You’ve (hopefully) seen Kenneth Lonergan‘s films, and you (probably) agree that he has a way of writing for and hearing people — an acute understanding of how and why people talk whose effects are compounded by a fixture on frustration and failure. It follows, then, that he’d be an engaging speaker, as evidenced by his appearance at BAFTA for a 71-minute “screenwriting lecture,” the implications of which he’s quick to dispel in a distinctly Lonergan-esque way.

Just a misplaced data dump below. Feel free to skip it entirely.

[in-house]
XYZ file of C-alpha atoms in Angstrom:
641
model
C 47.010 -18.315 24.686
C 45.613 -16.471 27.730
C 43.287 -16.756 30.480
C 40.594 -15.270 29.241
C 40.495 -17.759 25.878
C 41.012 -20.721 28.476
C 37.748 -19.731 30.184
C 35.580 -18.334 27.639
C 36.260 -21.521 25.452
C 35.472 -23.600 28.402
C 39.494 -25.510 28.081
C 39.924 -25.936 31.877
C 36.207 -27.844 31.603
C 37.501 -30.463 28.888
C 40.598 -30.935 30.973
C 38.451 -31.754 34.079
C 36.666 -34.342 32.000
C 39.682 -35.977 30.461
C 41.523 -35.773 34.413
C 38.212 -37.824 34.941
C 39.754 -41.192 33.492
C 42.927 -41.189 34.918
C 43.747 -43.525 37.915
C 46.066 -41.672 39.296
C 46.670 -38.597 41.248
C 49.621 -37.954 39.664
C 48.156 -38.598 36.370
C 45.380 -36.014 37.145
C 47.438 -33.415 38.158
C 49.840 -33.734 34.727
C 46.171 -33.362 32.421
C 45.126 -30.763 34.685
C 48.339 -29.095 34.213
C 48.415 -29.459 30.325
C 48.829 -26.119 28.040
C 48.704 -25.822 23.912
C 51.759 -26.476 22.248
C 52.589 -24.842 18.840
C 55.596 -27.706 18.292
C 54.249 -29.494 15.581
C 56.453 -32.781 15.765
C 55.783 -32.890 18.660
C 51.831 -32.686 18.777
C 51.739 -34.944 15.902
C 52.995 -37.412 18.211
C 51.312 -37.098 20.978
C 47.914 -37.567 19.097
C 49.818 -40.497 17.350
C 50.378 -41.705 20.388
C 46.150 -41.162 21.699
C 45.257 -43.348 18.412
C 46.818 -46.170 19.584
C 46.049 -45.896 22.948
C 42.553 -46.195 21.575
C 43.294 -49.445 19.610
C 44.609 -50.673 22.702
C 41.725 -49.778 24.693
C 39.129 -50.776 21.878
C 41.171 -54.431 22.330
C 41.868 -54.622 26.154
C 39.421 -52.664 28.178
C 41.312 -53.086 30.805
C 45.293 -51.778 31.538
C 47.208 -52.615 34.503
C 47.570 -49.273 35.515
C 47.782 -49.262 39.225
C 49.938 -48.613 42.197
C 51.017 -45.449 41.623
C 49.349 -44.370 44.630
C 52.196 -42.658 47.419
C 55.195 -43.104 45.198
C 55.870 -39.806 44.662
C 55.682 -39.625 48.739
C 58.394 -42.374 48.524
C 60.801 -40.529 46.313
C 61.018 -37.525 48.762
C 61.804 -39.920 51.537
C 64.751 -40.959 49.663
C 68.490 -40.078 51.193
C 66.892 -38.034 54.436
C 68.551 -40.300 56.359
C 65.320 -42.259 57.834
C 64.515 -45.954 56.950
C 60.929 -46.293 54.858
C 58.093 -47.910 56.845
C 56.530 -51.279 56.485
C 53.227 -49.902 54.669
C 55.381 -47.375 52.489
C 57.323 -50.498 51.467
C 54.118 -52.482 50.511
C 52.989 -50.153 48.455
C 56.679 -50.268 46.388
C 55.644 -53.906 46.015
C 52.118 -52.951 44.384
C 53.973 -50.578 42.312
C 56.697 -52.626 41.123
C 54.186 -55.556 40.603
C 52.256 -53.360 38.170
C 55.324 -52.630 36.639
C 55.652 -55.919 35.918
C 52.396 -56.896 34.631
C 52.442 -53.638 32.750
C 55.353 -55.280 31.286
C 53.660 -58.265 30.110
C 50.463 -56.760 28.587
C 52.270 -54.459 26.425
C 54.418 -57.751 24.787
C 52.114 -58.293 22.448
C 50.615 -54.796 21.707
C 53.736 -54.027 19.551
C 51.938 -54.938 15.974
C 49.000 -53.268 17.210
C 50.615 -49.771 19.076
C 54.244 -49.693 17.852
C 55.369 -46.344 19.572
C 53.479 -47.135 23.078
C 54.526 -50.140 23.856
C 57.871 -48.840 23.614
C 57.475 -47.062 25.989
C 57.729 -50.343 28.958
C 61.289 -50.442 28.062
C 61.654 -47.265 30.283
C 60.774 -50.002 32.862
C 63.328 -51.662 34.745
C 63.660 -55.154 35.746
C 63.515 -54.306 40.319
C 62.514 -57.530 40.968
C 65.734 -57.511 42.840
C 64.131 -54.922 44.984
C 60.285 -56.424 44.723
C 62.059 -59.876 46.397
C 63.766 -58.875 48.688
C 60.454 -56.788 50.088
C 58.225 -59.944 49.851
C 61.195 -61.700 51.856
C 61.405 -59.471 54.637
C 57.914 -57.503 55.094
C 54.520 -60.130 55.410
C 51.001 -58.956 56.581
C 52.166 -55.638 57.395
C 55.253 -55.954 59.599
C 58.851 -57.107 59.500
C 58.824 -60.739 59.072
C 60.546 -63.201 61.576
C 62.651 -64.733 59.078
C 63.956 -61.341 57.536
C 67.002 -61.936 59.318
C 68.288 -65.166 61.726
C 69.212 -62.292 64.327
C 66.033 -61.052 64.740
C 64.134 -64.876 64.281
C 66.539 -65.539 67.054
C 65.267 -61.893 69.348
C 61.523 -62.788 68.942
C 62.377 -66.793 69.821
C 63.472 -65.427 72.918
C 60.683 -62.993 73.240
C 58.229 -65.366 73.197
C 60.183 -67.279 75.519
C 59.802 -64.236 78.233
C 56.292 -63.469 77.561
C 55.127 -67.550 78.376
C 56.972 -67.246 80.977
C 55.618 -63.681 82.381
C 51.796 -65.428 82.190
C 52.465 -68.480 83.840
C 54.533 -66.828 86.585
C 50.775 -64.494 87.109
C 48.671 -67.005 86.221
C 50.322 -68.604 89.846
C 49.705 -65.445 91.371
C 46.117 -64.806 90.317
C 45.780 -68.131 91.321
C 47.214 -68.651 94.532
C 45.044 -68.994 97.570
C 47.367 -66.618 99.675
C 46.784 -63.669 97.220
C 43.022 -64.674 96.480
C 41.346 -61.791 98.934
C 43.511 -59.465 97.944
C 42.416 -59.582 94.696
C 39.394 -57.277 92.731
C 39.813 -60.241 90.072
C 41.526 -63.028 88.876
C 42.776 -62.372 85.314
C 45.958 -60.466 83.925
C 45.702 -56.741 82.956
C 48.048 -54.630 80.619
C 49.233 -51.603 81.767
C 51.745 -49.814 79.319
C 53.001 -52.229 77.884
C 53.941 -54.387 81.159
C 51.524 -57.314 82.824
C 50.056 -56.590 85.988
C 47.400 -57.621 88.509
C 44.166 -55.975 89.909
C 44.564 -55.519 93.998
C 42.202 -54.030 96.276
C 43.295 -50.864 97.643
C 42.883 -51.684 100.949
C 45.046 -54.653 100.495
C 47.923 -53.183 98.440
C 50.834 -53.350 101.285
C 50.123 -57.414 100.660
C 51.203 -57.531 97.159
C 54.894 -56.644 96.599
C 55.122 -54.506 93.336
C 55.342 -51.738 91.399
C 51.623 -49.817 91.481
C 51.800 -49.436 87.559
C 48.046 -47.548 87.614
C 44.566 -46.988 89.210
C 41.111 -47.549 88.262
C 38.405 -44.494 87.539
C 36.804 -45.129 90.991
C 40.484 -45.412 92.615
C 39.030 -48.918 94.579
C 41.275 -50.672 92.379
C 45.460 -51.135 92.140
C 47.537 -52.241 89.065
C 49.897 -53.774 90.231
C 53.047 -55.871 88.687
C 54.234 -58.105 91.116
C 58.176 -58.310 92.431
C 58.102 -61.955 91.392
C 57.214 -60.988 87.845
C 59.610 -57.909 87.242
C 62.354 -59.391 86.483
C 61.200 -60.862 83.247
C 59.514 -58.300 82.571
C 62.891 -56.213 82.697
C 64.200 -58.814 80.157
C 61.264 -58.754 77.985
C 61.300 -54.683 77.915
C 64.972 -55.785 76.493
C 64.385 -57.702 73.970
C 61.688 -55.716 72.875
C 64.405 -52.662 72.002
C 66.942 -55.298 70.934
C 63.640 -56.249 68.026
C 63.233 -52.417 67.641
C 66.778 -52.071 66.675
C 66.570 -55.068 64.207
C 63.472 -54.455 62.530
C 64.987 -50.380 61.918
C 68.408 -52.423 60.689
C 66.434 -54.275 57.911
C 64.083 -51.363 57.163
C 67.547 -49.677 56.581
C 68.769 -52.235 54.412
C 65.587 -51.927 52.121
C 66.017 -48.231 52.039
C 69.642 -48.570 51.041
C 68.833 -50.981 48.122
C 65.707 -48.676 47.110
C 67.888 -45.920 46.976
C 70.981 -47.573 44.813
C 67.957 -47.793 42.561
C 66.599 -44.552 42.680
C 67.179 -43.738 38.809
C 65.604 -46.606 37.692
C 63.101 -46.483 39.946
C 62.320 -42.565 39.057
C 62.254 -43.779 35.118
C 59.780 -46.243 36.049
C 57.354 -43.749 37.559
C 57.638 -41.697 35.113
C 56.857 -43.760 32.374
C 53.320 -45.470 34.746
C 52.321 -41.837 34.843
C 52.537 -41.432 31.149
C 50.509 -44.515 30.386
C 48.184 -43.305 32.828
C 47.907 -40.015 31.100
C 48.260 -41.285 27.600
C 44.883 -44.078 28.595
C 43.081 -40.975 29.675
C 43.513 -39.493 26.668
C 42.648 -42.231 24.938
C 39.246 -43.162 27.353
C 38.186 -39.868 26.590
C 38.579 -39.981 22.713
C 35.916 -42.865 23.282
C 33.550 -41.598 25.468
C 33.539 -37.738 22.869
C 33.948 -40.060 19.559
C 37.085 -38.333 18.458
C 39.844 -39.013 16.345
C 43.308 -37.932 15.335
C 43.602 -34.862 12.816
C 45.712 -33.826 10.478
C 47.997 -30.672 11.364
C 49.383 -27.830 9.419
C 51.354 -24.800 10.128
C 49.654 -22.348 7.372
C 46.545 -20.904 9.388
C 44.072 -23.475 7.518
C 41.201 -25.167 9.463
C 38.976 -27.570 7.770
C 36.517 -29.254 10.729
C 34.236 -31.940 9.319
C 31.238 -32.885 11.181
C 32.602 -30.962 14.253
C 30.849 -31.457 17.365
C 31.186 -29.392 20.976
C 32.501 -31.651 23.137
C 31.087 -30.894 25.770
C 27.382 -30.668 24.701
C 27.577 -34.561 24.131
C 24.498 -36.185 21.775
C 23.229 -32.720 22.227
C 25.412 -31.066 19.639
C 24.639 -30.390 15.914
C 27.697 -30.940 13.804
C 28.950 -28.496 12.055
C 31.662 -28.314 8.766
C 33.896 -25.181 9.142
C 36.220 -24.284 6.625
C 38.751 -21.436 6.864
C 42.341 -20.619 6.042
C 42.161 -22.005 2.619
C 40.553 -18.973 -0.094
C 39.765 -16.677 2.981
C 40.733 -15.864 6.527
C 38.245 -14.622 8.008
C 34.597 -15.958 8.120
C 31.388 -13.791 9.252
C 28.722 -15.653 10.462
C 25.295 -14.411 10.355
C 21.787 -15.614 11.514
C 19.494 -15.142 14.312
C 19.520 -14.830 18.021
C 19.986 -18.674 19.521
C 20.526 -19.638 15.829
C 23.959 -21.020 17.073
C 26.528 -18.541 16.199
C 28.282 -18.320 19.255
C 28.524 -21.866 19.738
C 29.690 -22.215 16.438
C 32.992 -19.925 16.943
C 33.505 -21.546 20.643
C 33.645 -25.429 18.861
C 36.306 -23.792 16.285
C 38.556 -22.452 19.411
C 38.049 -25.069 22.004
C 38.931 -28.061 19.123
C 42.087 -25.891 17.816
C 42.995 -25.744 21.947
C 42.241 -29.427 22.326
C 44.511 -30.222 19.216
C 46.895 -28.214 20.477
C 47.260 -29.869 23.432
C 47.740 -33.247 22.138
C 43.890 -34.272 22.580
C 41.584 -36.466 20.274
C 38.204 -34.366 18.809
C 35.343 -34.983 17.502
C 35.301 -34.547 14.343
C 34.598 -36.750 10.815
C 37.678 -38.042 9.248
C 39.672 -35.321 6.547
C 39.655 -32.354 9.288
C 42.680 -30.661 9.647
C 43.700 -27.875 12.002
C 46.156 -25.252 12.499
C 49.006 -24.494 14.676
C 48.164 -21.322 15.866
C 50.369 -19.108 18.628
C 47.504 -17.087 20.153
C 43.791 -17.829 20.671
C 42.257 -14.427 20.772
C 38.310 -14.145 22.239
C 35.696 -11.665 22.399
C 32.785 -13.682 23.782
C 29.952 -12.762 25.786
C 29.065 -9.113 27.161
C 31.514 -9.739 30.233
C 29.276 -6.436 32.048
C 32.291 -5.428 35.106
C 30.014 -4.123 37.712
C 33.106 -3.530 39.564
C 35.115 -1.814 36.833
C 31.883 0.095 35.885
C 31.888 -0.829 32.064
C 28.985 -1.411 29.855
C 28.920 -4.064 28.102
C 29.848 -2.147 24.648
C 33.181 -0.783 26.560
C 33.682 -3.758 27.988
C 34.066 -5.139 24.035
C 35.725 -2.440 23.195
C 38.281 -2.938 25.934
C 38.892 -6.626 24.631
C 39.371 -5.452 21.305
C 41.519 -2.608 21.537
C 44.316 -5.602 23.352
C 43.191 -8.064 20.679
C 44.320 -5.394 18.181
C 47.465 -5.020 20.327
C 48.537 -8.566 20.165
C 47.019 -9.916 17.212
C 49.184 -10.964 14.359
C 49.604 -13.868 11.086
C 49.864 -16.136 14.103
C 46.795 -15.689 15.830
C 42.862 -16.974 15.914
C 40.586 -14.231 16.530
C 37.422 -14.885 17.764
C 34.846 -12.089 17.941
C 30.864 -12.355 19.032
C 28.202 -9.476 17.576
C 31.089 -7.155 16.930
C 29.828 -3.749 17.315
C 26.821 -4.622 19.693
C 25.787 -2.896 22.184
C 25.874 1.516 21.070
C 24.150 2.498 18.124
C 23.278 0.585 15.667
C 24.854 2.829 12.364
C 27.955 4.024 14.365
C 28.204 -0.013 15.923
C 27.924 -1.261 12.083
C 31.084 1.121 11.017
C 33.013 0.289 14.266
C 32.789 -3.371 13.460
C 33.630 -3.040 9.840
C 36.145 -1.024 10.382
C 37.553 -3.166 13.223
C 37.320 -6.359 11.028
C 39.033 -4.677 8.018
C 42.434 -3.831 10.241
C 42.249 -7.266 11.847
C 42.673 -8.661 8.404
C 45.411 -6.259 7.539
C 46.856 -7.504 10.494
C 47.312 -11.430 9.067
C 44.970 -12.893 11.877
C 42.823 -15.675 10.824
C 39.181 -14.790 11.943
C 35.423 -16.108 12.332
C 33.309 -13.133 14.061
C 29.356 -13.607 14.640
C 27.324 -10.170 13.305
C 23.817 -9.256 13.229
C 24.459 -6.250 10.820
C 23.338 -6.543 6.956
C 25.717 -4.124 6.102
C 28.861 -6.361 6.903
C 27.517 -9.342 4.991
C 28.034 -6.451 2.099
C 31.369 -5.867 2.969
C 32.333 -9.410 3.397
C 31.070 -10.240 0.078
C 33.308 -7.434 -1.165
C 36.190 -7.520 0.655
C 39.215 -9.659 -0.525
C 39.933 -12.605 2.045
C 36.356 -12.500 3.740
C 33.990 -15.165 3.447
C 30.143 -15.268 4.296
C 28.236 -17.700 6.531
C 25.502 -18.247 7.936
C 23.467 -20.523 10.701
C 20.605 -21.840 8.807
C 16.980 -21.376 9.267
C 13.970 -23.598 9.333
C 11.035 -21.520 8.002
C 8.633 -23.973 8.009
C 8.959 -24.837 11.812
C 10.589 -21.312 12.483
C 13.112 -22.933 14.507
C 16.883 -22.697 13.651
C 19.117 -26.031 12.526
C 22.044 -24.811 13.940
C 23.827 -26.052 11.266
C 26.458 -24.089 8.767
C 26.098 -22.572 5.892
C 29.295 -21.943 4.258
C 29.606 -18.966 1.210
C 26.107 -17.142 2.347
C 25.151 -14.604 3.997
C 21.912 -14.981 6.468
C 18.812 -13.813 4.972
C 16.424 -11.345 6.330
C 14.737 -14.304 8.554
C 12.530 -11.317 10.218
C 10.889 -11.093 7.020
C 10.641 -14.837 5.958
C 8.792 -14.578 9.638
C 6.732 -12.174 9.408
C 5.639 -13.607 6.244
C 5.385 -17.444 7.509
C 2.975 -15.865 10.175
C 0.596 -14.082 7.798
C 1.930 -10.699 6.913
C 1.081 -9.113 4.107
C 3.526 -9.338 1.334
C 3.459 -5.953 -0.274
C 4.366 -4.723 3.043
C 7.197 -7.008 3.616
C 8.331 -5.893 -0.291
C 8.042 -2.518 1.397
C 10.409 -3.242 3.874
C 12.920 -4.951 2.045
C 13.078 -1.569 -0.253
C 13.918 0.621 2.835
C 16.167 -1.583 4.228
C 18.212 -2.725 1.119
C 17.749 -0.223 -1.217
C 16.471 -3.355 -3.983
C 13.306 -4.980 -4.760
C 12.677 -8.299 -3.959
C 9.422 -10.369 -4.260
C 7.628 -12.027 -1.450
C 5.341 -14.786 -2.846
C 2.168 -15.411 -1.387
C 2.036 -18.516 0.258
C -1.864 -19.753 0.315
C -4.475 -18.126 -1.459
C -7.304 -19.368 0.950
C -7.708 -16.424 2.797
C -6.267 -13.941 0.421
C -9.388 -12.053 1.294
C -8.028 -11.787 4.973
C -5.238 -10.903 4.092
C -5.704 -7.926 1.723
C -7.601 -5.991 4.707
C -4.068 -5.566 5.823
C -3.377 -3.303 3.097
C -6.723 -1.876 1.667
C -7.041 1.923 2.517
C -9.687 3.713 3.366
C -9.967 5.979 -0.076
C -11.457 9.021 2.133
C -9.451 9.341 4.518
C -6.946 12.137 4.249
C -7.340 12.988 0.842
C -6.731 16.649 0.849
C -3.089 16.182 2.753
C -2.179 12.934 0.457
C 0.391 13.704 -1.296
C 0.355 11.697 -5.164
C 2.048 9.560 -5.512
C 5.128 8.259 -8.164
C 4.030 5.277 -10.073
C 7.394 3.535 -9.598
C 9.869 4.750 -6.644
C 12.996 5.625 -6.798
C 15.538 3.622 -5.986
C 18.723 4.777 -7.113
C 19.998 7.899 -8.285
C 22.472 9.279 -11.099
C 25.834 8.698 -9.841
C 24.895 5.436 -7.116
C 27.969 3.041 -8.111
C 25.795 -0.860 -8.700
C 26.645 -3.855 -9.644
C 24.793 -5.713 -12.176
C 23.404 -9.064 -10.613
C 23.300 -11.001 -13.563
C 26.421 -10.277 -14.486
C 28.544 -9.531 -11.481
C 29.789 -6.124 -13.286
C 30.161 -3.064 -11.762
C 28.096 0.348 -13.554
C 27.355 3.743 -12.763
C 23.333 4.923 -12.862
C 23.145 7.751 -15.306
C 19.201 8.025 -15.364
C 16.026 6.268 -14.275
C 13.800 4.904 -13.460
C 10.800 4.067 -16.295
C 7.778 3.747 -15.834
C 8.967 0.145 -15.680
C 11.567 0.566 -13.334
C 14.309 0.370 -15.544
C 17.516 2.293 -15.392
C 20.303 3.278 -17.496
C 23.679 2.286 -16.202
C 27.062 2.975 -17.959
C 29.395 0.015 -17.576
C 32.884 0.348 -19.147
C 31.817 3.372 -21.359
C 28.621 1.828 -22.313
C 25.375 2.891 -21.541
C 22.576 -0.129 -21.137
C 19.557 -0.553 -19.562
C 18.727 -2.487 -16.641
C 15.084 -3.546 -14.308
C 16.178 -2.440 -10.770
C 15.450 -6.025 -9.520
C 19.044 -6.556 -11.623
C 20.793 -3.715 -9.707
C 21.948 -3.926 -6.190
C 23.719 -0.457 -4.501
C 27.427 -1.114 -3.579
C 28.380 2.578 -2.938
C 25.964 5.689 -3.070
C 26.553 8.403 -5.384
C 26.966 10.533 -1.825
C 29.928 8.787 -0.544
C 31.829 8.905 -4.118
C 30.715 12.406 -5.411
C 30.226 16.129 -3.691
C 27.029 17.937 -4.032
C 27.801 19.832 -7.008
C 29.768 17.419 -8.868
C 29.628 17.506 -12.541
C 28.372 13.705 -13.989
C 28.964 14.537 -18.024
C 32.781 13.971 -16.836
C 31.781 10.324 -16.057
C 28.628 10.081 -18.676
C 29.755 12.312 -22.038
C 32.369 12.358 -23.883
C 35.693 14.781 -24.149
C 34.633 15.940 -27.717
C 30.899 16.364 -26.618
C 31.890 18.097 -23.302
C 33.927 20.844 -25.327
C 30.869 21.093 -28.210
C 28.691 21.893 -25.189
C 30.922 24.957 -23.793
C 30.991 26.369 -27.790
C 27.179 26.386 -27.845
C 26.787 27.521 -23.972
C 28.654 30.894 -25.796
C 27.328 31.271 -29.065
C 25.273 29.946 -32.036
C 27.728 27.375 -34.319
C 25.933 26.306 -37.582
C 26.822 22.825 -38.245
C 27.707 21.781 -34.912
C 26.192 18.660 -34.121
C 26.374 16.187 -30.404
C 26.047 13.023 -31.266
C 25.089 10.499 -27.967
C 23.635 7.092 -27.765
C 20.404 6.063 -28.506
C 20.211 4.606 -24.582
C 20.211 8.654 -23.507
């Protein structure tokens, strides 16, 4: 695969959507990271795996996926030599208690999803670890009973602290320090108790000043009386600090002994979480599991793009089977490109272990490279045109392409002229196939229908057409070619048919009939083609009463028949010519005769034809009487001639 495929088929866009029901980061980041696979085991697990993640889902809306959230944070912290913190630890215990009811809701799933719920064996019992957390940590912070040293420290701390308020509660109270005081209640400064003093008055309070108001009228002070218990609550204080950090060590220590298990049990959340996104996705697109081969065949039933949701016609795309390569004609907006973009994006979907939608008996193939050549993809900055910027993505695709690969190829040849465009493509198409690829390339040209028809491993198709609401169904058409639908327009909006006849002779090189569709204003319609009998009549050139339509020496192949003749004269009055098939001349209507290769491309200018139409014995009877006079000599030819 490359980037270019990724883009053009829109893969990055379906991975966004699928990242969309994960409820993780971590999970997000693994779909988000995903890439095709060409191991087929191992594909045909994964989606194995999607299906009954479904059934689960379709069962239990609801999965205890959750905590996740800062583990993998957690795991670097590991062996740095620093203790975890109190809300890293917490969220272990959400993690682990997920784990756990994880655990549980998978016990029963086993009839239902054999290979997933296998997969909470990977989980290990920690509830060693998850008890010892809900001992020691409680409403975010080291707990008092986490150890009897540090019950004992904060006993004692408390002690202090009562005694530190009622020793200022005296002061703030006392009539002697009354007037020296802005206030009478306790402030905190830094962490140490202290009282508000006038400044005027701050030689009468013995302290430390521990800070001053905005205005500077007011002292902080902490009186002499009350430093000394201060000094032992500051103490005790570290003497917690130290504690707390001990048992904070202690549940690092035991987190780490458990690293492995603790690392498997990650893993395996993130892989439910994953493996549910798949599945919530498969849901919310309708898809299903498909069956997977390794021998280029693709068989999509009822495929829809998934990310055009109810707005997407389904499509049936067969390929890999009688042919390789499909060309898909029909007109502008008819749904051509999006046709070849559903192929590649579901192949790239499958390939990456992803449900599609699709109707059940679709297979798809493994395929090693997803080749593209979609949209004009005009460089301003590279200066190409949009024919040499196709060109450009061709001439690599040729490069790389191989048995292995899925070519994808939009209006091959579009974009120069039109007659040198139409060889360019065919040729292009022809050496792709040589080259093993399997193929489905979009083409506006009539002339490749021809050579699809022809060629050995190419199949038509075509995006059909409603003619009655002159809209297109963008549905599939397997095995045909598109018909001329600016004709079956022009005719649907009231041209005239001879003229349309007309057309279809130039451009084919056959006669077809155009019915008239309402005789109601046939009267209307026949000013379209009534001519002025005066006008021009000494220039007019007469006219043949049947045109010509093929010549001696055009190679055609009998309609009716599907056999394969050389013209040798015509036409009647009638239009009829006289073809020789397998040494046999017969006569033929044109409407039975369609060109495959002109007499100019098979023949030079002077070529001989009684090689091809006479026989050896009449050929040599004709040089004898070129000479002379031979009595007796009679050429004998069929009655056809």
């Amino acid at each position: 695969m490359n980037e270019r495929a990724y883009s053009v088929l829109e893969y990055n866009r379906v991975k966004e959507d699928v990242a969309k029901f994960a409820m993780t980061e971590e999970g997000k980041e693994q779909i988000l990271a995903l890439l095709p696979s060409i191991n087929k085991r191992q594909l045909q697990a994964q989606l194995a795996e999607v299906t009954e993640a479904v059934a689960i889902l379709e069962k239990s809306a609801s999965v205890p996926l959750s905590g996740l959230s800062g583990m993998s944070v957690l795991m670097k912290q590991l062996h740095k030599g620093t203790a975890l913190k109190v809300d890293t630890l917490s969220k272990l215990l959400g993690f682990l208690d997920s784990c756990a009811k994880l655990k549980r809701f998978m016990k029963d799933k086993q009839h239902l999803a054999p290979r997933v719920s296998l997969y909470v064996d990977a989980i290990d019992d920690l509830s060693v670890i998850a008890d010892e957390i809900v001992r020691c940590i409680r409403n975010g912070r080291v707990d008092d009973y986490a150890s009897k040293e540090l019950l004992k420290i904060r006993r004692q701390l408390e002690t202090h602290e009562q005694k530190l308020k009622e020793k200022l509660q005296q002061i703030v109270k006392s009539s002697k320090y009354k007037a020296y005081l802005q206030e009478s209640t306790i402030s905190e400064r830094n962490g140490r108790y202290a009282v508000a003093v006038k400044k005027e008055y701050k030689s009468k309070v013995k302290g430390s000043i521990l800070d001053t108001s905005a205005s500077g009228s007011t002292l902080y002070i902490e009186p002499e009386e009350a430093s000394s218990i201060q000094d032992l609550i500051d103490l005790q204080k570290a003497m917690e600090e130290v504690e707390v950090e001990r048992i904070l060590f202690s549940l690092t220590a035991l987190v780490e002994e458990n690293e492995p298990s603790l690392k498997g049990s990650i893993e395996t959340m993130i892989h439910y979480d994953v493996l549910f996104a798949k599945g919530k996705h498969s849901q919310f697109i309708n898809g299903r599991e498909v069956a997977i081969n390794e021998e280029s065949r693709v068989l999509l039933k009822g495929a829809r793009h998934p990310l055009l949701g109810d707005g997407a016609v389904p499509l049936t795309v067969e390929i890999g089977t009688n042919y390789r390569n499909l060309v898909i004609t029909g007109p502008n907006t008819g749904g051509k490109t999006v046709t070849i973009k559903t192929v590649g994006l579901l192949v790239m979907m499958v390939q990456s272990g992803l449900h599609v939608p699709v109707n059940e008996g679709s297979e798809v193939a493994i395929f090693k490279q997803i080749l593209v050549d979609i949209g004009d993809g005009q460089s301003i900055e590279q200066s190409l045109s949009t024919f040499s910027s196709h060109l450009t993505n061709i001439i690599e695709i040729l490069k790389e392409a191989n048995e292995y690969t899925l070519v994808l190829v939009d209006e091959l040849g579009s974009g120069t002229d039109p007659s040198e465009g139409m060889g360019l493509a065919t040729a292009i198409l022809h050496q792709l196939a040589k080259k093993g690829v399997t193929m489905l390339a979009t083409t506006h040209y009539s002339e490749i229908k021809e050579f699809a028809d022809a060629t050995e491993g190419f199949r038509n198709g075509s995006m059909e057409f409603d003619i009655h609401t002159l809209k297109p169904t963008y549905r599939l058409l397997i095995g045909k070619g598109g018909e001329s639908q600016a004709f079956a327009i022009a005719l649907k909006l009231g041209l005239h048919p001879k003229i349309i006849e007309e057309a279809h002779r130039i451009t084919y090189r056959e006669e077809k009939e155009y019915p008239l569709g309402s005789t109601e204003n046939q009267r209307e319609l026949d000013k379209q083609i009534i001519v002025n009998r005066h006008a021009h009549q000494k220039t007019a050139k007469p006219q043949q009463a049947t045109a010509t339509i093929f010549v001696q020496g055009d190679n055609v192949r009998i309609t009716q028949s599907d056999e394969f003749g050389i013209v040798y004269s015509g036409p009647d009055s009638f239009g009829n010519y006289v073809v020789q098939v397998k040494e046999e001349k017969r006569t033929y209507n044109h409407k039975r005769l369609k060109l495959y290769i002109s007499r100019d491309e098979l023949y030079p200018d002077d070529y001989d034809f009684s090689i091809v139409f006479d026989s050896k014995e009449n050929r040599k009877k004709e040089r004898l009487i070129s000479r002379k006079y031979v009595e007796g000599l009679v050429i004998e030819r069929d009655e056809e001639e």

Lonergan uses personal experiences as a means of sharing creative philosophy, including some digs at the Hollywood factory’s manner of telling stories and communicating supposed feeling. (I’d not have guessed he’s so angered with the Narnia series; I’m just glad we have evidence of it.) That’s fun, though it’s when discussing his films that he seems most engaged — especially in the case of Margaret, which he makes something of a definitive statement on after years of debate regarding its two cuts.

But enough of my blathering! Listen below, and watch two extended conversations with the filmmaker:

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